Uncle Bhashyam calls Saket downstairs to meet Mr. Chari, the astrologist who has come a long way to meet him. Saket leaves the bedroom as he grazes Mythili for the first time. Saket goes downstairs to see everybody in the room sitting anxiously, ready for the conversation. Mr. Chari is staring at Saket’s horoscope which is objected by Saket. Upon asking the reason for his scrutiny, Mythili’s grandmother prompts Mr. Chari to tell him what he had told them. Surprised at this Saket looks at Mythili to ask if she had anything to do with this. Mythili gets a bit frustrated and denies it with a shake of her head. Mr. Chari starts explaining that since he has been working with dead bodies and skeletons there has been some force that has taken control over his thought and it can be cured by performing specific rituals. He also says that there is no scientific cure to all this and this is beyond science. Saket asks if it is beyond god too. Cornered, Mr. Chari tries to deny that only to be harshly treated by Saket. He urges Mr. Chari to go out. Saket has found out that all this arrangement is done by uncle Bhashyam in order to make Saket and others believe that he will no longer behave in such strange fashion that he had done once he performs these rituals. He even criticizes uncle Bhashyam who objects his gross faithlessness in astrology and asks Mr. Chari to leave at once which he does. Infuriated by all this, Saket hurries to his room and starts packing.
The helpless Mythili, fearing he may leave once again without information, requests him to inform the elders before leaving about his destination. Saket replies that they need not tell others wherever they go. Upon hearing this, she confirms if she should leave with him which Saket affirms. The hitherto far Mythili moves closer to Saket in the shot indicating the increase in closeness of their relationship. Saket asks her to pack and leave with him which she does happily.
Meanwhile Mythili’s mother Ambujam has packed food for the travel as delivers it to them as they board the car. As Mythili’s mother hands over the food to her daughter, Saket’s mother (read aunt Vasantha, as mentioned in the “smile conversation”) prompts him to take the food during the travel. A while later, uncle Bhashyam calls out Mythili in the pretext of a blessing and asks her to use symbols to convey the name of the railway station where they are heading to so that the rest of the family can follow them. She boards the car and tries to ask the name of the railway station for which Saket gives a smile. She insists on Saket answering her for which Saket reminds her that he had smiled for a fourth time and asks her if she noticed. Saket’s smile is clearly for the fact that he has seen through their petty plan and has devised his own way to break it. They board a flight!
On the flight Saket is reading the book given to him by Shriram. Mythili interrupts him with hesitation and asks him if the book is some lewd novel. Saket replies that some things are done better undercover to which Mythili point out that Gandhiji has said that nothing should be hidden from the world. Saket ridicules the statement and says that her blouse looks good even though it covers. Mythili suggests that Gandhiji means words and actions should not be hidden. Upon this Saket points out to the newspaper headline that she is holding and asks her opinion about that quote by Gandhiji. The headline reads “Protect Muslims in India and then alone would I go to Pakistan to protect the Hindus”. He is unhappy with Gandhi’s incessant support to the Muslims of India. Mythili tells that whatever Mahatma says would have a firm reason and it would be beneficial to follow it, affirming the Southern image of Gandhiji as a demi-god. She adds that revenge will take one nowhere and one has to live in harmony. Saket gets turned off and says that if we are to protect the Muslims here first, the Hindus in Pakistan will be long gone. He interrupts Mythili and makes a comment about Gandhiji. And Mythili replies.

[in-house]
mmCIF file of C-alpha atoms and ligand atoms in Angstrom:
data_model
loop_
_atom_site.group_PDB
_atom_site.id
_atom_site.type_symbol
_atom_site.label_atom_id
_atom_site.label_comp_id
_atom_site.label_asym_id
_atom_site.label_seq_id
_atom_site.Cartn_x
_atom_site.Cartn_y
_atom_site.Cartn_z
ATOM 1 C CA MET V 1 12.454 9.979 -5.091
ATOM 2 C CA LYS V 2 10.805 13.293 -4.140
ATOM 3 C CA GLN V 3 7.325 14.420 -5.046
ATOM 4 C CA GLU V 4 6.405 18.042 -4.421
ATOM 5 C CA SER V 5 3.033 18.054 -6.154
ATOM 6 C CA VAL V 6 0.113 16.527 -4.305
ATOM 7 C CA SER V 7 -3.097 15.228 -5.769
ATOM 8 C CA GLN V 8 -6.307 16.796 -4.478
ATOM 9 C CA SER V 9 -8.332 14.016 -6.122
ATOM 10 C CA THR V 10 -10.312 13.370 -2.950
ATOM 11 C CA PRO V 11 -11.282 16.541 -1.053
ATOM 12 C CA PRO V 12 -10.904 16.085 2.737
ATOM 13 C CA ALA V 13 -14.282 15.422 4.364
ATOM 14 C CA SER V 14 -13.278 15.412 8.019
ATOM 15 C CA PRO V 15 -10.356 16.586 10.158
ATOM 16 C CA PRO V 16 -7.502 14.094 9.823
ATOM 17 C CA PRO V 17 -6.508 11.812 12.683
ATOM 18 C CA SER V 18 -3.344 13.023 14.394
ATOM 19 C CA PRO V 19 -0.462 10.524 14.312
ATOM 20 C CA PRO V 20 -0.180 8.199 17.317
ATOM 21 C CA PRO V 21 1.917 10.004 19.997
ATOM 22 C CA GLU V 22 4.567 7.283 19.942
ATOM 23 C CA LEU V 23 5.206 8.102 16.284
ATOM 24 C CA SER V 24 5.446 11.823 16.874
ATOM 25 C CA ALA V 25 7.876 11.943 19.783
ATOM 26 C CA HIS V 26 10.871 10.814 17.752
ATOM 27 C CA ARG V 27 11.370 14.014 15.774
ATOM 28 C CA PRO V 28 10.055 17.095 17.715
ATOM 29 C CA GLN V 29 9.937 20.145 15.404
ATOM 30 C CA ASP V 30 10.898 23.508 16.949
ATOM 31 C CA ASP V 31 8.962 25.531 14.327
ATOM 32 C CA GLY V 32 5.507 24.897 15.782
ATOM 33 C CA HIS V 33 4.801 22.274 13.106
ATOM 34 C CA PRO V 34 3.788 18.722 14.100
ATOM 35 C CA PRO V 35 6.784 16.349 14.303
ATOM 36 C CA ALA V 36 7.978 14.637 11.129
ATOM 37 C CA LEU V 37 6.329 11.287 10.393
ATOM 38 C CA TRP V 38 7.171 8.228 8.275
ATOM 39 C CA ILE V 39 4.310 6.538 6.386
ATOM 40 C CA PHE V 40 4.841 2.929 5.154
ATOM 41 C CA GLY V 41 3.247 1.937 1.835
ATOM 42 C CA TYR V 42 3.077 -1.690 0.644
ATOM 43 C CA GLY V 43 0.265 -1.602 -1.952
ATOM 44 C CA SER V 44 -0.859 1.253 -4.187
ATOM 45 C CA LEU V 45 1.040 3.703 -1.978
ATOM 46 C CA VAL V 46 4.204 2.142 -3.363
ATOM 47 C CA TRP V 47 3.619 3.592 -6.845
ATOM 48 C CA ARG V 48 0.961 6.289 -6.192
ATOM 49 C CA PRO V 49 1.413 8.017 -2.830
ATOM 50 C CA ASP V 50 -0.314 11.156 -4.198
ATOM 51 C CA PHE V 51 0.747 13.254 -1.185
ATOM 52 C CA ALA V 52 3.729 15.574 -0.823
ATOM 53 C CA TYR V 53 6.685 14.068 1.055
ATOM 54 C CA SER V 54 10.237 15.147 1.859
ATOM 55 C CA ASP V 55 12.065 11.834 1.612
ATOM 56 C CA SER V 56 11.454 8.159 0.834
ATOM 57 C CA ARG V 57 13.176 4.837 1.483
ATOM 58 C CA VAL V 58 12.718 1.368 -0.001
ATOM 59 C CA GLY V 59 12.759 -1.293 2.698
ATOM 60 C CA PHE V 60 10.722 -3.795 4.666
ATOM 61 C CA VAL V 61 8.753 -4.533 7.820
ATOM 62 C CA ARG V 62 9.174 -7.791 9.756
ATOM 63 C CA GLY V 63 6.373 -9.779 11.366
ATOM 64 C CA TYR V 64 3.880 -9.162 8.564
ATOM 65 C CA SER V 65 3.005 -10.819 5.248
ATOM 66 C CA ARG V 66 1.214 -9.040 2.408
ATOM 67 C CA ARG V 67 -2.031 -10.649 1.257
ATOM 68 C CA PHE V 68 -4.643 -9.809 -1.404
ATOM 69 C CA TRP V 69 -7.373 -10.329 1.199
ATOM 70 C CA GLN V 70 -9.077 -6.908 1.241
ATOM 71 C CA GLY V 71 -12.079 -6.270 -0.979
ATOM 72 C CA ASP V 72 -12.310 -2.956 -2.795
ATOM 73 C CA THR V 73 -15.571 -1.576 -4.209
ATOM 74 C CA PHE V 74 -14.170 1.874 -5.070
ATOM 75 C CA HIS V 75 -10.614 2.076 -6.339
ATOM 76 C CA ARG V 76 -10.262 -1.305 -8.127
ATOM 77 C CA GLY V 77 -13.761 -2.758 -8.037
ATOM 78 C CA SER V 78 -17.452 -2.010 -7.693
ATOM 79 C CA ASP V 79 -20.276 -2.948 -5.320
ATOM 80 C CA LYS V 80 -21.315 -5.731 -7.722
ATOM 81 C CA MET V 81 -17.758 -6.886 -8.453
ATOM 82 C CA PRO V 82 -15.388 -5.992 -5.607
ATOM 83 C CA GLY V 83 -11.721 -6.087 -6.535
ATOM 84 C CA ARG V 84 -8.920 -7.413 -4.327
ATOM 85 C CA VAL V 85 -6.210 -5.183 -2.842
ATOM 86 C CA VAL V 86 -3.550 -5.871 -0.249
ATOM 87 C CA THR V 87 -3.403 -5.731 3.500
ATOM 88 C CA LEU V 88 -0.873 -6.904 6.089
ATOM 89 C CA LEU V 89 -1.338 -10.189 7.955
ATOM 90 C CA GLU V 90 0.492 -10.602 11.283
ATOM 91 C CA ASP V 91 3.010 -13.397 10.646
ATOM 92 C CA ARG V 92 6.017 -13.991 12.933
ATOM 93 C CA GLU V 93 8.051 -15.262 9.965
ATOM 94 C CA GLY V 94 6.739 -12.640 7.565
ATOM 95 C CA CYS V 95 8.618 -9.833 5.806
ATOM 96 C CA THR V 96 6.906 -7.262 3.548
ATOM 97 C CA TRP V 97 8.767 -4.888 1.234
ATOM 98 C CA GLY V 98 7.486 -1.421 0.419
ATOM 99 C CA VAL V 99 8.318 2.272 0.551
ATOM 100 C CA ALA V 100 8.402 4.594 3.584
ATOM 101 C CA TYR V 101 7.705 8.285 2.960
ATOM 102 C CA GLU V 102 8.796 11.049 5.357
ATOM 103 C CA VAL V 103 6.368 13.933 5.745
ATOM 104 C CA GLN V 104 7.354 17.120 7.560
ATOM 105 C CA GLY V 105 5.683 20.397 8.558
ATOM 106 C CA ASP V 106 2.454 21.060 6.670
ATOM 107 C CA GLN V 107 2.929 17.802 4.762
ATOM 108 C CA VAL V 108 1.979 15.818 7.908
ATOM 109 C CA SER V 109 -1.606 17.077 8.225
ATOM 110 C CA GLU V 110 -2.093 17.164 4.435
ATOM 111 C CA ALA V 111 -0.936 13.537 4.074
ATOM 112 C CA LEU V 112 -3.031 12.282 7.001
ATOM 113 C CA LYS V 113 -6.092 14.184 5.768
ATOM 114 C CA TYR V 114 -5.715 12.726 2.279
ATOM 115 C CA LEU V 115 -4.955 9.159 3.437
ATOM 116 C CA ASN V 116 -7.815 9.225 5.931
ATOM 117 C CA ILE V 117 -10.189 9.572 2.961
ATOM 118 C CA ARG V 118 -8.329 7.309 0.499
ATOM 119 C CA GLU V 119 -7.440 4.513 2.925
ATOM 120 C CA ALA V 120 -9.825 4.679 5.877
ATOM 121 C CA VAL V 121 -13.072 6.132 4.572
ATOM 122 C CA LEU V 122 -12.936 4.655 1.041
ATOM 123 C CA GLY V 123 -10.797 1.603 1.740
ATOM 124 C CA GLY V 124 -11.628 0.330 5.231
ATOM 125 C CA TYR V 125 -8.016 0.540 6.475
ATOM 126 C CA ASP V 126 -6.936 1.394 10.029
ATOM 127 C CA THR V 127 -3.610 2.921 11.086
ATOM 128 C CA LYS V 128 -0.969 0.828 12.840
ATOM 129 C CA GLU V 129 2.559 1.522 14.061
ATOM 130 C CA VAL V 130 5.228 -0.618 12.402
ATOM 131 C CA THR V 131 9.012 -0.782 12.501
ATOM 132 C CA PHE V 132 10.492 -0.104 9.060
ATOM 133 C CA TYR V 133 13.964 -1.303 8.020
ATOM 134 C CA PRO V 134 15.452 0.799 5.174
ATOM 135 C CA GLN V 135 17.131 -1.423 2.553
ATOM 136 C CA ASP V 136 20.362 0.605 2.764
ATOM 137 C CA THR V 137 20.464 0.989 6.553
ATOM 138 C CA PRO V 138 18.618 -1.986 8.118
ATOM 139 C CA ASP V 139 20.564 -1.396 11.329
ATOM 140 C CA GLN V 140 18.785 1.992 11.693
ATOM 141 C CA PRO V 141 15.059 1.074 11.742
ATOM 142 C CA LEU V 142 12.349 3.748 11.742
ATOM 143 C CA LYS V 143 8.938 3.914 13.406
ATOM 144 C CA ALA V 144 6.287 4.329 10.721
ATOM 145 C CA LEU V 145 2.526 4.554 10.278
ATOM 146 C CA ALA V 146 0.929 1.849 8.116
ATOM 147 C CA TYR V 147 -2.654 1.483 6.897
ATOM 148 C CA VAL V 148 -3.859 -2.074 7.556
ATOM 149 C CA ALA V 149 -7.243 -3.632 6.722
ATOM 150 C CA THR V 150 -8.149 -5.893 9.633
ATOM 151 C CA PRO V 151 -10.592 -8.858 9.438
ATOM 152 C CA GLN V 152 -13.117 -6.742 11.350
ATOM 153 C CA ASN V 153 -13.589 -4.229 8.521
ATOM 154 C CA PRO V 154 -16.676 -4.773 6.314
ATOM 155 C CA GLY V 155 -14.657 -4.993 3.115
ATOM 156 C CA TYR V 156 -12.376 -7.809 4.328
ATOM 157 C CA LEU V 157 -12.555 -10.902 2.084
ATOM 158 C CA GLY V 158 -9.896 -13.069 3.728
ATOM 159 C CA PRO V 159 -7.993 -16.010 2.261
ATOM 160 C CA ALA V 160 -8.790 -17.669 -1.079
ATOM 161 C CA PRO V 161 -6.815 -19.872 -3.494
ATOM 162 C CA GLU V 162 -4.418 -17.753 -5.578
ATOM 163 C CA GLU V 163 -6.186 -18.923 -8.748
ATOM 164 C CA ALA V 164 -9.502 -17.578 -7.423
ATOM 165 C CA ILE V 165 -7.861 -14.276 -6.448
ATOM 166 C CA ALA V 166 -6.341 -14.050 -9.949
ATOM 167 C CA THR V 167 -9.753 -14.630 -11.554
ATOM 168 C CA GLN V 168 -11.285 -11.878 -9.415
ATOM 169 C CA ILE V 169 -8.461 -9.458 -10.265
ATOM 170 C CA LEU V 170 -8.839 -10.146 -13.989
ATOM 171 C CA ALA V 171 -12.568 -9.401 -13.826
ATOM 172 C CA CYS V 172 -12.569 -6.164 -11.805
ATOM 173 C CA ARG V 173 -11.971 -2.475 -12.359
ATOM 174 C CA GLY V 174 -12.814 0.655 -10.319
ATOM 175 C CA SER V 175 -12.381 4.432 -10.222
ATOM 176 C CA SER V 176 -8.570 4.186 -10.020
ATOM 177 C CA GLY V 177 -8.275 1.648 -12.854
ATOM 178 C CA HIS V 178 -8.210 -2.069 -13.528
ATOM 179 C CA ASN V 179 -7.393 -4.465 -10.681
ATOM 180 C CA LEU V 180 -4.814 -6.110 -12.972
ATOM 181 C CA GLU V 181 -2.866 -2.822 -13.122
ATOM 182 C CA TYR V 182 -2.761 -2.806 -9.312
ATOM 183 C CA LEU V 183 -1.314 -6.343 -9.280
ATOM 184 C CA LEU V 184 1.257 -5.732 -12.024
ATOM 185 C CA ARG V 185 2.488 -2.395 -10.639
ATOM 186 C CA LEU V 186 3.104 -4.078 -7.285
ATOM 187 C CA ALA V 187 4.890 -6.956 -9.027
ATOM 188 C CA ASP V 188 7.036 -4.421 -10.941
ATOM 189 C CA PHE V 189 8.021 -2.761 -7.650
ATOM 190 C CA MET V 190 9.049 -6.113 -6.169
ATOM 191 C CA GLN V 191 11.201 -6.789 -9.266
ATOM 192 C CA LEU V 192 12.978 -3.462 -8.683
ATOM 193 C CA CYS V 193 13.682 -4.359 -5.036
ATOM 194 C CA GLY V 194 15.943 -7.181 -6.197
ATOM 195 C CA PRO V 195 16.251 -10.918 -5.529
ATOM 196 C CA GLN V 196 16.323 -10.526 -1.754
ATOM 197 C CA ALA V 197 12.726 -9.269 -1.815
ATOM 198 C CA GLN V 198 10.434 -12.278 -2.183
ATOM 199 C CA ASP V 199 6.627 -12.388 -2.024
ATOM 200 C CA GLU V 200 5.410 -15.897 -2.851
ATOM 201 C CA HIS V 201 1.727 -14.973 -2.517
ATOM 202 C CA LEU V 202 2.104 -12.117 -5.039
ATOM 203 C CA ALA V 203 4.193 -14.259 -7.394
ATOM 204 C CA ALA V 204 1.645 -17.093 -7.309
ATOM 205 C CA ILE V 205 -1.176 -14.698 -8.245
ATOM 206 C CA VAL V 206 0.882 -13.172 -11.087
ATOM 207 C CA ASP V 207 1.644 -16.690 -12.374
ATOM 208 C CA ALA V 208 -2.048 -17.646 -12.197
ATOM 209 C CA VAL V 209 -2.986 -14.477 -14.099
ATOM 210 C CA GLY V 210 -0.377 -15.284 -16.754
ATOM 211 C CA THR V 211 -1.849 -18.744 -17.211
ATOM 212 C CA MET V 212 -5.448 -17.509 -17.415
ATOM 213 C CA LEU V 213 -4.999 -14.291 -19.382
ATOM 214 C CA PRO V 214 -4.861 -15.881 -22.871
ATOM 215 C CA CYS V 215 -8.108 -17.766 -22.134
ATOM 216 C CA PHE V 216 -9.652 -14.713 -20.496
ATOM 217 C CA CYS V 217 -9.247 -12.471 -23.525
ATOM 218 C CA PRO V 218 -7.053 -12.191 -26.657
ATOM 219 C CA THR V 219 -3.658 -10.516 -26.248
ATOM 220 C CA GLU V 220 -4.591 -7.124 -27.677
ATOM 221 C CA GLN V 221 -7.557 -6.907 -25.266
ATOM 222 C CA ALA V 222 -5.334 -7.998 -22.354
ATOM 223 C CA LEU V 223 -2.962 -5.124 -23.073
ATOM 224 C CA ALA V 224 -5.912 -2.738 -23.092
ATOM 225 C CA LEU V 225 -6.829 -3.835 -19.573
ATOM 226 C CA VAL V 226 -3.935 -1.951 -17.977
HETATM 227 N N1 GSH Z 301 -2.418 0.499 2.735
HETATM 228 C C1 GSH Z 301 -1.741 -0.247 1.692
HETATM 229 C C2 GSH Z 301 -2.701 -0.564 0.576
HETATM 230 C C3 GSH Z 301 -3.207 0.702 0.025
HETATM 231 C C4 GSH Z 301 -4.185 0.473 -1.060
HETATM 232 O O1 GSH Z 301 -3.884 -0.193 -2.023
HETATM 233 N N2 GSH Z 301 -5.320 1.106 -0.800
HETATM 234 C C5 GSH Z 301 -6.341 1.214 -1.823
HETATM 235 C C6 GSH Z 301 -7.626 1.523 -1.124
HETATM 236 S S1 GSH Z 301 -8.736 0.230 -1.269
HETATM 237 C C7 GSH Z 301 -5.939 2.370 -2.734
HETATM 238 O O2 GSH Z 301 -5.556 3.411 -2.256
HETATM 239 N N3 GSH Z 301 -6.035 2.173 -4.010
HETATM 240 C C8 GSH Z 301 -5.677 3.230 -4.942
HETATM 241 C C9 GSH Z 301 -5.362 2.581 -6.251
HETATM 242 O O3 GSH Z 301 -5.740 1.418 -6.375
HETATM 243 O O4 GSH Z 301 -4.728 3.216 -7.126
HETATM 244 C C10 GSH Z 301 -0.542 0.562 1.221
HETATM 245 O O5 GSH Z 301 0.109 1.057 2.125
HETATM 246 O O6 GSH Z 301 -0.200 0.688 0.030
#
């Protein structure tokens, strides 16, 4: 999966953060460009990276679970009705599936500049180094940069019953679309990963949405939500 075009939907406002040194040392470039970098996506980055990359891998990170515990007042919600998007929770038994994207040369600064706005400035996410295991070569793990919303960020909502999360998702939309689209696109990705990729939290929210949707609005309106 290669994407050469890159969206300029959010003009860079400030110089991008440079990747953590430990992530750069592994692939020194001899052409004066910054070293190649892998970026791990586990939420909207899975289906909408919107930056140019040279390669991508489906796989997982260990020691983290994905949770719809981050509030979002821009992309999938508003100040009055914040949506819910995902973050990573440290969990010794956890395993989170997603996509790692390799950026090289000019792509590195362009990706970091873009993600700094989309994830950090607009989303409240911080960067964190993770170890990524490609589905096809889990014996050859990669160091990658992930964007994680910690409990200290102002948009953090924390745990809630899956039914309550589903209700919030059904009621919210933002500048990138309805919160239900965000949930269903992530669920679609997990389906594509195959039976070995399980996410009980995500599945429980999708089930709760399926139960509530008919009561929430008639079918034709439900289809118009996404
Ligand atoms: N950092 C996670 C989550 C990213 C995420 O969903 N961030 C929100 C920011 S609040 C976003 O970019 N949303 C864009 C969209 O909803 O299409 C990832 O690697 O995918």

Saket: “He has three kinds of monkeys, around him. The first, will only hear Mahatma. The second keep their mouth shut. Lest they let slip some criticism against Mahatma. The third close their eyes… and pretend to live in a world of Gandhi-esque fantasy. What kind are you?”
Mythili: “Among those cronies who use proximity to Mahatma for political gains, you might find monkeys like these. But as far as I’m concerned, I’m like the three Gandhian monkeys. I’m the monkey that sees, hears, or speaks no evil. But if it be good, my eyes, ears, and my mouth are always open.”
Note the bitter adversarial relation between them. Saket’s interpretation of the three monkeys portrays the closed nature of Gandhian followers and their inability to be pragmatic whereas a more cherubic meaning is assigned by Mythili who even follows that interpretation.
Upon hearing her openness, Saket offers her the book to read and asks her to read the historical work. This time, opposite to that of their first night of marriage, it is Mythili who denies the offer and says that she does not like works of semi-fiction. Again, the equality of the sexes is emphasized. It also shows how she has grown up idolizing the great men through their biographies and works of non-fiction. Saket accepts the argument with a “Touché”. He offers her a compilation of Marathi poems, also a covered book, possibly by Veer Savarkar again. The plane flies towards Bombay amidst cloudy situations symbolic of the tough times ahead.